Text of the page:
Digestive Diseases and Sciences

, Volume 42, Issue 12, pp 2591–2598

Fructose and Sorbitol Malabsorption in Ambulatory Patients with Functional Dyspepsia Comparison with Lactose Maldigestion/Malabsorption

  • Authors
  • Daniel Mishkin Leon Sablauskas
  • Morty Yalovsky
  • Seymour Mishkin
Article

DOI: 10.1023/A:1018841402133

Cite this article as:
Sablauskas, D.M.L., Yalovsky, M. & Mishkin, S. Dig Dis Sci (1997) 42: 2591. doi:10.1023/A:1018841402133

Abstract

The aim of this study was to study sugarmaldigestion/malabsorption in patients with functionaldyspepsia using H breath testing. End-expiratory breathH after separate 2 challenges with lactose (25 g), fructose (25 g), and sorbitol (5 g) were usedto determine malabsorption, as well as small boweltransit time (SBTT). Five hundred twenty patients withfunctional dyspepsia received all three challenges. Smaller groups were also tested after lactulose(10 g, N = 36) and glucose (50 g, N = 90) challenges.Fructose and sorbitol were closely linked with respectto absorption and malabsorption status. Only in the case of lactose maldigestion/malabsorption wasthere a greater than random prevalence of malabsorption(P < 0.001) for fructose and sorbitol. In contrast tolactose, ethnic origin did not influence fructose or sorbitol malabsorption, and femalespredominated among fructose and sorbitol malabsorbers.In Jews, the prevalence of lactosemaldigestion/malabsorption decreased in the age group of25-55 and subsequently rose after 55, while fructose and sorbitolmalabsorption decreased progressively with advancingage. With respect to small bowel transit time (SBTT), inthe case of sorbitol and lactulose, it was significantly greater (P < 0.05) than those for fructoseand lactose. Multiple sugar malabsorptions are commonwhen lactose maldigestion/malabsorption ispresent.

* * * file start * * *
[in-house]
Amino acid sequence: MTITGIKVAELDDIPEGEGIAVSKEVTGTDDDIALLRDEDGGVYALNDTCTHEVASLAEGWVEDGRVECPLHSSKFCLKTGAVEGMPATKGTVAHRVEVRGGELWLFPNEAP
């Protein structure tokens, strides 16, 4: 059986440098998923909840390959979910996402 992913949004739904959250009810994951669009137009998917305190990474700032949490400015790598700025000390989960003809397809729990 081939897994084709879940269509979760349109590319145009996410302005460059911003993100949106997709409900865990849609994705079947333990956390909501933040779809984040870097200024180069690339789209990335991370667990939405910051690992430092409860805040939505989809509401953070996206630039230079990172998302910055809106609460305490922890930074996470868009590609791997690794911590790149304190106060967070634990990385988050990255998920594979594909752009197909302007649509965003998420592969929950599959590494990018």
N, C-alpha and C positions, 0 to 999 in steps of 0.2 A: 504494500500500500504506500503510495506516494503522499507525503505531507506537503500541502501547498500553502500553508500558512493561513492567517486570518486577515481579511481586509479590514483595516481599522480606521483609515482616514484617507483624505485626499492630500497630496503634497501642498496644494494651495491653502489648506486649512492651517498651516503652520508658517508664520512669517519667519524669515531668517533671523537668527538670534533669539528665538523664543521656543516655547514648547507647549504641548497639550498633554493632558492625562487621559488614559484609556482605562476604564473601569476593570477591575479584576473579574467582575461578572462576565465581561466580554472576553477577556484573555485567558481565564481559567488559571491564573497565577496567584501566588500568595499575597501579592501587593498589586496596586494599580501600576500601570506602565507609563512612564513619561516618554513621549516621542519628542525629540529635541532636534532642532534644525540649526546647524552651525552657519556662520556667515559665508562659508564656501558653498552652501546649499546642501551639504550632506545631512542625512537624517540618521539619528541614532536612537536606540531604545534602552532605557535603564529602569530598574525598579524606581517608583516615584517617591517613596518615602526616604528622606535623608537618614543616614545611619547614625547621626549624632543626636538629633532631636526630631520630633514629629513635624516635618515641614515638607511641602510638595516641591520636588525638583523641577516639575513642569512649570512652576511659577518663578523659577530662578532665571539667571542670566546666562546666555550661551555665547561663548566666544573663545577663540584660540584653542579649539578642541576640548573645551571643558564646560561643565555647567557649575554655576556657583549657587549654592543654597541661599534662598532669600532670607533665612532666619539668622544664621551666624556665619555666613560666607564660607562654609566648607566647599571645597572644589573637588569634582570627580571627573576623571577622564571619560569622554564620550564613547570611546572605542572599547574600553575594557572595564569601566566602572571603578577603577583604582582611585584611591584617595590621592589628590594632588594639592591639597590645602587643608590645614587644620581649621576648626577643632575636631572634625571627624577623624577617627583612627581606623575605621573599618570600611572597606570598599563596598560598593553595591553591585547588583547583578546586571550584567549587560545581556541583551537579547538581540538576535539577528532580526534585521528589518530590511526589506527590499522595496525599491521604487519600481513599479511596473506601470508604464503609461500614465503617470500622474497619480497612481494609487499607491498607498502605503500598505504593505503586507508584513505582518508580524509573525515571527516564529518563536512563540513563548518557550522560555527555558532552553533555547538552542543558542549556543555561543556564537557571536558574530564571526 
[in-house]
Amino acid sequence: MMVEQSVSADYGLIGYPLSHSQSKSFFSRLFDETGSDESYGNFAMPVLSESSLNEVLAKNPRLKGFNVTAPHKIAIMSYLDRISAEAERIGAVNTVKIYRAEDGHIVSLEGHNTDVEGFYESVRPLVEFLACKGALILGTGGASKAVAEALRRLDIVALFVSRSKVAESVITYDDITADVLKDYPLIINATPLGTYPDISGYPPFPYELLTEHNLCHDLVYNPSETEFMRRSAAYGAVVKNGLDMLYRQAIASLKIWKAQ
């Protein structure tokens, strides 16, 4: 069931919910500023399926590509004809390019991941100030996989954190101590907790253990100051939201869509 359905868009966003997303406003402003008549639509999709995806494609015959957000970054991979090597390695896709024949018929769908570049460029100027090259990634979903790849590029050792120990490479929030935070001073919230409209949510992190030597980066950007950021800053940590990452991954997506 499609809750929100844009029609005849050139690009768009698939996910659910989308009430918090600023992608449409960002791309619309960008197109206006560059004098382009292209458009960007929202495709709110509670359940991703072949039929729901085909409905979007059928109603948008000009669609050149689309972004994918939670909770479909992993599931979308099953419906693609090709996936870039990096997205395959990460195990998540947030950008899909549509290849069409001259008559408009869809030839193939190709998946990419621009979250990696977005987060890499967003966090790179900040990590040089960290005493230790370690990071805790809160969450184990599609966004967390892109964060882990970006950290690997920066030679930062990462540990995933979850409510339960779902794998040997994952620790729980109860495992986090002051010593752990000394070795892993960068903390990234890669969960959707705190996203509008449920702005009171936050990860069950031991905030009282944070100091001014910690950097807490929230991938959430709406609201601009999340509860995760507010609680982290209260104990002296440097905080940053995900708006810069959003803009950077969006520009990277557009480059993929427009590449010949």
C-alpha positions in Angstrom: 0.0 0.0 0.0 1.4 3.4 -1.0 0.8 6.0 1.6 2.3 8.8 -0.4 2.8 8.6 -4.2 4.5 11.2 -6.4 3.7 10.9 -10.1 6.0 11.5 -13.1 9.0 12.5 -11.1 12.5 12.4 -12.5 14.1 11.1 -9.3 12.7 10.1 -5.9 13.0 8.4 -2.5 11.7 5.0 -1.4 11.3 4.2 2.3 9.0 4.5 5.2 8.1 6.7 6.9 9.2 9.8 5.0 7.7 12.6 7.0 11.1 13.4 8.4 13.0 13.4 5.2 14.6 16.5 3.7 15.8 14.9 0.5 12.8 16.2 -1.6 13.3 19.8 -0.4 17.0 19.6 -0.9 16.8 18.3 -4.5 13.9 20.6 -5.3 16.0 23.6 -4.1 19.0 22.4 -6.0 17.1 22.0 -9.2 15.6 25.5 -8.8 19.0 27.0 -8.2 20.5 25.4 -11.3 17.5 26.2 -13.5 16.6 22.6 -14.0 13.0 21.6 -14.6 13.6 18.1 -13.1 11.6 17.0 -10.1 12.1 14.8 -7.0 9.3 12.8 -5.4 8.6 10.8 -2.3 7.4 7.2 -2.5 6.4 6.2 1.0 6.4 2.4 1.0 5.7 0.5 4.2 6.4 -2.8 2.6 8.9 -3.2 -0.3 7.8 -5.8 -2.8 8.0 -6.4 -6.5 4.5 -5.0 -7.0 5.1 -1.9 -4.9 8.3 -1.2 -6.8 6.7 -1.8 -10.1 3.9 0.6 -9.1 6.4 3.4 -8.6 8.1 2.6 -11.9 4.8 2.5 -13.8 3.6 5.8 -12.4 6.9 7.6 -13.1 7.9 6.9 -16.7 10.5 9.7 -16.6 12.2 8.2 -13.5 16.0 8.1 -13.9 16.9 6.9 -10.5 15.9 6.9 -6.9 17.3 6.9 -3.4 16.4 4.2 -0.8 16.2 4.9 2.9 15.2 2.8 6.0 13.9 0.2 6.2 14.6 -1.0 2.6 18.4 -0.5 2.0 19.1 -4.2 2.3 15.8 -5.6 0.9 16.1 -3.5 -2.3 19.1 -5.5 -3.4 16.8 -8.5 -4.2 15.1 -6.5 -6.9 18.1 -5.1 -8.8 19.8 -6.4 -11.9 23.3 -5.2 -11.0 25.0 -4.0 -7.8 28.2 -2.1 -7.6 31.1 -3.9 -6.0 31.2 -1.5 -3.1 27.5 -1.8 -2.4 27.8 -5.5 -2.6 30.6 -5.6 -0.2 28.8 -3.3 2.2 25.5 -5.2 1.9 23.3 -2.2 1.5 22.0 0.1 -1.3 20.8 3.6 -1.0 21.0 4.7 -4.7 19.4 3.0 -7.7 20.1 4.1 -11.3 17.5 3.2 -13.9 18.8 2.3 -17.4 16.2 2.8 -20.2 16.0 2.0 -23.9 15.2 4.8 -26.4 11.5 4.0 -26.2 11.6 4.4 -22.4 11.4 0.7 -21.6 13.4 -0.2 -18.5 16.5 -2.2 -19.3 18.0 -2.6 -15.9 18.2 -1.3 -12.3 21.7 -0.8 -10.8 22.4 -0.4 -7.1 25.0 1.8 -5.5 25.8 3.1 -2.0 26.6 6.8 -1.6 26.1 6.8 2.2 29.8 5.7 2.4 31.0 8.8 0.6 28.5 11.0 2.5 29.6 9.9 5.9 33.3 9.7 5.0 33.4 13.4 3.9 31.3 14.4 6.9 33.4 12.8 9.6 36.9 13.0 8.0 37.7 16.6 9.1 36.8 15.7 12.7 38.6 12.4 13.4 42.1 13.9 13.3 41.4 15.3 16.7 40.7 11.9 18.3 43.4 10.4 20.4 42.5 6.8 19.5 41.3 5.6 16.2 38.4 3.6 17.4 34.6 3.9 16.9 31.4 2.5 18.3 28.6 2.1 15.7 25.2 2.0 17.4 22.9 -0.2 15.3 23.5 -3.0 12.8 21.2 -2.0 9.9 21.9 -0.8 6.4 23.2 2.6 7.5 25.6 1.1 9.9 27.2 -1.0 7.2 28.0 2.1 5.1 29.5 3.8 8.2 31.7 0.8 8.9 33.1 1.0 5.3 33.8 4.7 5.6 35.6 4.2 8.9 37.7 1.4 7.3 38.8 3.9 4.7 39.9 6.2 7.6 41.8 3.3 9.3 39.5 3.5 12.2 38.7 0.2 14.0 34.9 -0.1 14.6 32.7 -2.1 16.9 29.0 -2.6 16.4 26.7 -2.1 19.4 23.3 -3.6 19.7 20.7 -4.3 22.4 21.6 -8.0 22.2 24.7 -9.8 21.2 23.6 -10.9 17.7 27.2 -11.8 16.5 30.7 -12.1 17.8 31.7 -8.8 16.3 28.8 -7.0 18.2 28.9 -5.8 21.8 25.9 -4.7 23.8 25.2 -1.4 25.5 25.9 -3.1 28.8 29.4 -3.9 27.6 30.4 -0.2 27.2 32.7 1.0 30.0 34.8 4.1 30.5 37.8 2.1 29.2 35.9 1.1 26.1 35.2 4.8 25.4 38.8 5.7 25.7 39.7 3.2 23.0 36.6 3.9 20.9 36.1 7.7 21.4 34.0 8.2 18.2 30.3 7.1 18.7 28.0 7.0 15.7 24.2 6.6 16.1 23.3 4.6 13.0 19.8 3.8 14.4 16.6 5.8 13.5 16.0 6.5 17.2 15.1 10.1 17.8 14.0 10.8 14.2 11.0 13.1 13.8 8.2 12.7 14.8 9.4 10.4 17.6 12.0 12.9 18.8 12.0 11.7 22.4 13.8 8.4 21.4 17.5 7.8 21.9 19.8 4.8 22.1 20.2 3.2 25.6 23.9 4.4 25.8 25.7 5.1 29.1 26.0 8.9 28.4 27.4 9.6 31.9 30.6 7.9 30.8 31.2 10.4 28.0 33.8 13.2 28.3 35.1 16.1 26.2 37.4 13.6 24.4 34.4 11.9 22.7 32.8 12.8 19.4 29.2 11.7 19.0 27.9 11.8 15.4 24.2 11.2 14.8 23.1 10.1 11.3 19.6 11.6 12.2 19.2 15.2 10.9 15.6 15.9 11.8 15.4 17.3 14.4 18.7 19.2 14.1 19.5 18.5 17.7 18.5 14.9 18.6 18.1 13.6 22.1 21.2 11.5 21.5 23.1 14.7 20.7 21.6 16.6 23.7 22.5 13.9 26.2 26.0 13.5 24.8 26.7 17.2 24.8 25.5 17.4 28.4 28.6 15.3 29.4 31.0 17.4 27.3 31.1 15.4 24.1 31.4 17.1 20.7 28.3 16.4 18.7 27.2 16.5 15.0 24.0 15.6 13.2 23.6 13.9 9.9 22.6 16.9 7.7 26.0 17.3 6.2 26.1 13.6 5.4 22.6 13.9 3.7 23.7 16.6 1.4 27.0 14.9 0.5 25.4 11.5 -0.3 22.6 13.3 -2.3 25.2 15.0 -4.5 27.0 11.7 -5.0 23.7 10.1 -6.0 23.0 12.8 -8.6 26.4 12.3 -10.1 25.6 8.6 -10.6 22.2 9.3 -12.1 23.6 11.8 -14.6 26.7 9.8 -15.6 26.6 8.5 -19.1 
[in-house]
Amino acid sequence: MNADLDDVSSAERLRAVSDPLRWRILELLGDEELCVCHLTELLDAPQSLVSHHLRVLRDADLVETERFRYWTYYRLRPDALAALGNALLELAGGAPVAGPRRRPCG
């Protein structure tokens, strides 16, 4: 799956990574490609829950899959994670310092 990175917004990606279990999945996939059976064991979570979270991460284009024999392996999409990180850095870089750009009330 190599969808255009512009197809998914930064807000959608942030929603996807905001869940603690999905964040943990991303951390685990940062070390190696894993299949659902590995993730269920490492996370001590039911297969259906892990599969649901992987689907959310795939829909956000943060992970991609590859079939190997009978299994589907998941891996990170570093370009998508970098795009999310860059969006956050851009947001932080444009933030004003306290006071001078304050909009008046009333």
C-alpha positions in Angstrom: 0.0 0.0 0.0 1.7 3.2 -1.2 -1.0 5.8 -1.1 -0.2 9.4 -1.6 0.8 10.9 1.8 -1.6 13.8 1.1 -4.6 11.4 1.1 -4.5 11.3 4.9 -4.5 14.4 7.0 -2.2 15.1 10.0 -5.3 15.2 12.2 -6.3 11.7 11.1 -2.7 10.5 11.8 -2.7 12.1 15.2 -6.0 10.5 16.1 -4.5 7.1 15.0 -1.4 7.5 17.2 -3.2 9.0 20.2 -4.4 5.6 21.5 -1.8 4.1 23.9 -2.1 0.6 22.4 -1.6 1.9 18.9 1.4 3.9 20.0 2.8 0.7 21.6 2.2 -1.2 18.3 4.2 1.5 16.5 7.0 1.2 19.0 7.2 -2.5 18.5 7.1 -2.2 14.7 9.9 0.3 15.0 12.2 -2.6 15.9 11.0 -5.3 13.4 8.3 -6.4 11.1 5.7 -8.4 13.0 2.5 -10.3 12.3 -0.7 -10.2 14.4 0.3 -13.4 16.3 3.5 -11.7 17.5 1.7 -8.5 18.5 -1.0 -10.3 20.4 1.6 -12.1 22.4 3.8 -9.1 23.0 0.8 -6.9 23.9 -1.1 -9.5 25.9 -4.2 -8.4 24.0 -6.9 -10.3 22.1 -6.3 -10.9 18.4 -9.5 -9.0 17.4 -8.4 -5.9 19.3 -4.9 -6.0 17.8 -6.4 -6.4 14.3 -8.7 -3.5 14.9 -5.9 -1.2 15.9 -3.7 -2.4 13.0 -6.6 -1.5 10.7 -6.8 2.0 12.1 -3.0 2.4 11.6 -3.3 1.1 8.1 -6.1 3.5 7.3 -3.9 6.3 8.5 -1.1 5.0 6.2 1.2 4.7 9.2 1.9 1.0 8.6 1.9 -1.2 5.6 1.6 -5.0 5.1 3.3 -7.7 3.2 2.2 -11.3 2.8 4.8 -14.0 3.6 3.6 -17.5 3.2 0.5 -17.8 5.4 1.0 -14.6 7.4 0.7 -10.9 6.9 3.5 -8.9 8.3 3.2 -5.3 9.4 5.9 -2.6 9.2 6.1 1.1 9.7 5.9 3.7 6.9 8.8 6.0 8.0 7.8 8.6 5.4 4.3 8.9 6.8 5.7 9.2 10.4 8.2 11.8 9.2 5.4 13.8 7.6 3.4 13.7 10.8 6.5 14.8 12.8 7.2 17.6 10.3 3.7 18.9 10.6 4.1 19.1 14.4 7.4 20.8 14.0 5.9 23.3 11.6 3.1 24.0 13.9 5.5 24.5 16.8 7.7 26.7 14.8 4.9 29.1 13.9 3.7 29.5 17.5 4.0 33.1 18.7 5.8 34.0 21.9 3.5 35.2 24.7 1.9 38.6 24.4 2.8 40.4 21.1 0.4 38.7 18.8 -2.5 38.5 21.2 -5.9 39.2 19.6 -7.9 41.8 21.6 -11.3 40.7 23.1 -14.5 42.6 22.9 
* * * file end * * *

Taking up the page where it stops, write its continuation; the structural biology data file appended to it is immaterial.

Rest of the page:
CARBOHYDRATE MALABSORPTIONLACTOSE MALDIGESTION/MALABSORPTIONFRUCTOSE MALABSORPTIONSORBITOL MALABSORPTIONFUNCTIONAL DYSPEPSIA

Copyright information

© Plenum Publishing Corporation 1997